But it is a great book, a very great book, the greatest book of the sea ever written.  It moves awe in the soul.  (168)

I hope that, after Classic Studies was published, one of Lawrence’s American friends was able to supply him with that last page.


  1. Does Lawrence attribute any grand symbolic meaning to the whale? Part of a Lawrencian force of nature thing maybe?

  2. Good question. The answer surprised me: no. I think Lawrence is treading lightly, aware that he is introducing the novel to his readers. He is not afraid to forcefully interpret James Fenimore Cooper or The Scarlet Letter.

    "Of course he [the white whale] is a symbol.

    Of what?

    I doubt if even Melville knew exactly. That's the best of it." (Ch. 11, p. 153)

    1. Hey, that's good. Because Ishmael's (at least) sympathy for the whales varies from episode to episode, doesn't it? Moby-Dick is some demon from the deep, but the old whale that Stubb harpoons, throwing the lance into an old wound, is considered to have been treated cruelly by Starbuck. No one pauses to consider that the great white whale has been wounded cruelly many times by whalers; he's just a Bad Fish, and there's a gold piece for the man who spots him first. I need to read this book again.

  3. Sort of, yes. Ishmael has infiltrated the Pequod as an agent of Leviathan / Tiamat, and is thus an ally of Moby-Dick in the battle against Ahab, agent of Yahweh / Baal. It is not clear why Leviathan wants or needs an agent - perhaps just to bear witness. Also not clear if Ishmael understands his own role in the cosmic battle.

    Dangedest thing is that this is actually in the novel.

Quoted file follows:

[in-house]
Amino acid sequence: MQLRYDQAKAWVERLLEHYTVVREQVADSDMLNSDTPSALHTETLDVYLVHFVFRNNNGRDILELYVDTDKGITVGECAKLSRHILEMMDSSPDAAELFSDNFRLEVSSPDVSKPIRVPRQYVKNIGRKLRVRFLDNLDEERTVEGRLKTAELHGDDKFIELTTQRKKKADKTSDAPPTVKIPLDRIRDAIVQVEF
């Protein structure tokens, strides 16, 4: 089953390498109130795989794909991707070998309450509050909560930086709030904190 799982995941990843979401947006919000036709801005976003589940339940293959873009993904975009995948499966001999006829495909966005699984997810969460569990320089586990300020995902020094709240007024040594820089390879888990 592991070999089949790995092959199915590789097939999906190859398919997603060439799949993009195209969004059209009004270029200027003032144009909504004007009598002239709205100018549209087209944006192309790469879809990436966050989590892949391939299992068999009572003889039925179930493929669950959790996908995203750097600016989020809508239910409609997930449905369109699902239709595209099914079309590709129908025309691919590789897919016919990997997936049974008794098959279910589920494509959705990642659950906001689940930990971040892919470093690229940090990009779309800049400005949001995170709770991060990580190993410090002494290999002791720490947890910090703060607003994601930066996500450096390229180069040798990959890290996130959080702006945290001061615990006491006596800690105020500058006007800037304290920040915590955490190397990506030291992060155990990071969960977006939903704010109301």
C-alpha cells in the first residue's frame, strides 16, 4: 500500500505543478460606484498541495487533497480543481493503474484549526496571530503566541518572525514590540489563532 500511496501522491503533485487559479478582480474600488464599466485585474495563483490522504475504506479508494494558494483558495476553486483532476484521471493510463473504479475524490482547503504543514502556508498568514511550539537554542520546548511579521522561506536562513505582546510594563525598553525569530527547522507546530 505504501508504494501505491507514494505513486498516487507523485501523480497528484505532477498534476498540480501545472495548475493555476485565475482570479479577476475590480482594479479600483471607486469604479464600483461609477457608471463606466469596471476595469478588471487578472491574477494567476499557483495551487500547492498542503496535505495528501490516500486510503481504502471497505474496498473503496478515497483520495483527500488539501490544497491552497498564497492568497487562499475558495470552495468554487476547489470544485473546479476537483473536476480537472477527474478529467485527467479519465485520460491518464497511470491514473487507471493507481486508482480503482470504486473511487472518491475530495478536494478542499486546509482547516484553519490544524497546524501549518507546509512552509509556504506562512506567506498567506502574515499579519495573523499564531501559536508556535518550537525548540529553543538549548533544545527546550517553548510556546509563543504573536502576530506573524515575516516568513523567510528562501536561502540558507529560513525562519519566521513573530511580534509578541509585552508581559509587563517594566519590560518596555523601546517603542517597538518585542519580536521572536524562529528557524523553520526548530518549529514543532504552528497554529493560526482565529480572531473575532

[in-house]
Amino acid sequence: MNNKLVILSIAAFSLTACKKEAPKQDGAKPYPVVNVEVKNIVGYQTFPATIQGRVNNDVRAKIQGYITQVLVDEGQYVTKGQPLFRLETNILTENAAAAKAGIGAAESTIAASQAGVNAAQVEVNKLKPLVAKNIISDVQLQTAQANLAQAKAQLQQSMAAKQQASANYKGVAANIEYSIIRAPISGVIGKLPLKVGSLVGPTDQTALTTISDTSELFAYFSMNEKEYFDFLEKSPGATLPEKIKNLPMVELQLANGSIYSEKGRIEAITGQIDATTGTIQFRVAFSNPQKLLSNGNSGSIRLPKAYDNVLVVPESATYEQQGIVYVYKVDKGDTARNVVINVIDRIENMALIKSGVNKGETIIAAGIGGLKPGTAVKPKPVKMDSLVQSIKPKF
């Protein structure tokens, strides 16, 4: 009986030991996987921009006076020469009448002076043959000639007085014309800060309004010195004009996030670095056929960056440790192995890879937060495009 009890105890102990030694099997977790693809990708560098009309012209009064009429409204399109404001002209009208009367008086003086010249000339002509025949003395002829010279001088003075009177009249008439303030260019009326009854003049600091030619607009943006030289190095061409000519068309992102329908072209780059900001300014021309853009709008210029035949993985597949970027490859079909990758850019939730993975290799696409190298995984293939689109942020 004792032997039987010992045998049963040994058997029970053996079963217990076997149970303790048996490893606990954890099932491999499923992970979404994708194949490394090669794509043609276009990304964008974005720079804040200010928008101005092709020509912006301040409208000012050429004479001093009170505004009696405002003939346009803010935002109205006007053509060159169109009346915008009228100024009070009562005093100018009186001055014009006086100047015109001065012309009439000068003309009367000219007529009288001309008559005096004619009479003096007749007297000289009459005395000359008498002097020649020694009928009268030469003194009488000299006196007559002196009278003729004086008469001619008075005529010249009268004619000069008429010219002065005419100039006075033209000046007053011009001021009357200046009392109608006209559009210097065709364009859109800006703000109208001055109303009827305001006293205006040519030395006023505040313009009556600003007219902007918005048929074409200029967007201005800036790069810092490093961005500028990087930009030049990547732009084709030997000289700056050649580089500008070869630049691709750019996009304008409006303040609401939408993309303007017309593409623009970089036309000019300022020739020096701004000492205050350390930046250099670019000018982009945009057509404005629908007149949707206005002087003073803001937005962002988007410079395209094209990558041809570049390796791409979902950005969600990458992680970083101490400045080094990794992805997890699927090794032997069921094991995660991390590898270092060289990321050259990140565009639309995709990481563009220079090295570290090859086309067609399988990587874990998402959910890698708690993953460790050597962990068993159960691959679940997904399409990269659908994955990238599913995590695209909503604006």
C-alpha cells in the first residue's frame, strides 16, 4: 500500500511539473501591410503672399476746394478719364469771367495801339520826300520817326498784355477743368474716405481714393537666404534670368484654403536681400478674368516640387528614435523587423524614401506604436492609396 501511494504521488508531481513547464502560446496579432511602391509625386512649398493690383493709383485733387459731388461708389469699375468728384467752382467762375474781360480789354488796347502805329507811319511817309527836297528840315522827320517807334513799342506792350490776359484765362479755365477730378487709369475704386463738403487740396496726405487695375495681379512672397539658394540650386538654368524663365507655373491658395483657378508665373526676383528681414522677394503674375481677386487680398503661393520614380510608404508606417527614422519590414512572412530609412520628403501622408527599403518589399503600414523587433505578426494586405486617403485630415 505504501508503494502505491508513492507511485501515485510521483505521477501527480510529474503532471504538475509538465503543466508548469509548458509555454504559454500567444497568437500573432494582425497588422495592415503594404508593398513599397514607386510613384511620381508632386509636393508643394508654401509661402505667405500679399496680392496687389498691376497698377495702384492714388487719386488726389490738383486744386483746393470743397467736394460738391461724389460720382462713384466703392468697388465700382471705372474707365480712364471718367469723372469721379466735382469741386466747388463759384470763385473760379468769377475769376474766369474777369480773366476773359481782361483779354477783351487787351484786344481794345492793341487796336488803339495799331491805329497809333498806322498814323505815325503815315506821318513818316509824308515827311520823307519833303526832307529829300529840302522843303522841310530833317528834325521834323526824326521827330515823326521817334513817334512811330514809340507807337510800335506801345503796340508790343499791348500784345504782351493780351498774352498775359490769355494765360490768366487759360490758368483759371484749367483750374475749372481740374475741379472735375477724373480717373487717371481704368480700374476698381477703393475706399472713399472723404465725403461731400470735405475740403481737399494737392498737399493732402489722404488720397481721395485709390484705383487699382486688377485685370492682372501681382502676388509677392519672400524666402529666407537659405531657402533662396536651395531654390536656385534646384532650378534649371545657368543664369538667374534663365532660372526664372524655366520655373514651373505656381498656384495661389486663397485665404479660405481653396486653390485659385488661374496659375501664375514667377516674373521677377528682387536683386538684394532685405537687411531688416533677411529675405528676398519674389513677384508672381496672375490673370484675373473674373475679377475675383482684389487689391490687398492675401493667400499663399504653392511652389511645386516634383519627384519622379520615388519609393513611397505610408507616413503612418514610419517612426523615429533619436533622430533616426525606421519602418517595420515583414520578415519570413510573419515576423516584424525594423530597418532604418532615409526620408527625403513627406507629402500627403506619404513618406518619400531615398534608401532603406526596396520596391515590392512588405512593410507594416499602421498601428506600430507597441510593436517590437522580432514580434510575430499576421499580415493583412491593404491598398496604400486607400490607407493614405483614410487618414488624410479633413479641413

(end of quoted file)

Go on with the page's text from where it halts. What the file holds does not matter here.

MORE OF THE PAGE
I would like to write - or I mean I would like to have written - a novel titled and about The Death of Moby-Dick. The protagonist is Moby-Dick.

  4. I love to read the rumination that one artist or thinker has about another.

    I am not sure what Lawrence meant by abandoning is own guns?

    That quote on Moby Dick is phenomenal. The mention of "tiresomeness" really makes it.

  5. Interesting that "Moby-Dick" was virtually unknown in the mid 1920s (when DHL wrote about it); and yet, some 30 years later, Somerset Maugham, whose taste in literature was very conservative, had no hesitation including it in his "Ten Great Novels and their Authors", alongside such warhorses as "David Copperfield" and "Pride and Prejudice".

    I reread "Moby-Dick" last year, hoping this time to understand it. I didn't. I now think you aren't meant to. To paraphrase Neils Bohr on another matter - if you think you understand "Moby-Dick", you don't. I think DHL is perfectly correct when he writes this:

    "Of course he [the white whale] is a symbol.

    Of what?

    I doubt if even Melville knew exactly. That's the best of it."

  6. I had wondered if I would need more sympathy for Lawrence to appreciate this book, but no, if anything it created sympathy. But "D. H. Lawrence" is a big concept. He changed so quickly; he wrote so many books.

    As for those guns, I don't know. Those are the risks of criticism-by-metaphor.

    It is a rare and unusual talent to create literature that is so full of meaning yet radically ambiguous that it is almost uninterpretable. Melville, Kafka, Dickinson. Some others. Not too many others. Shakespeare, of course, but he belongs on every list.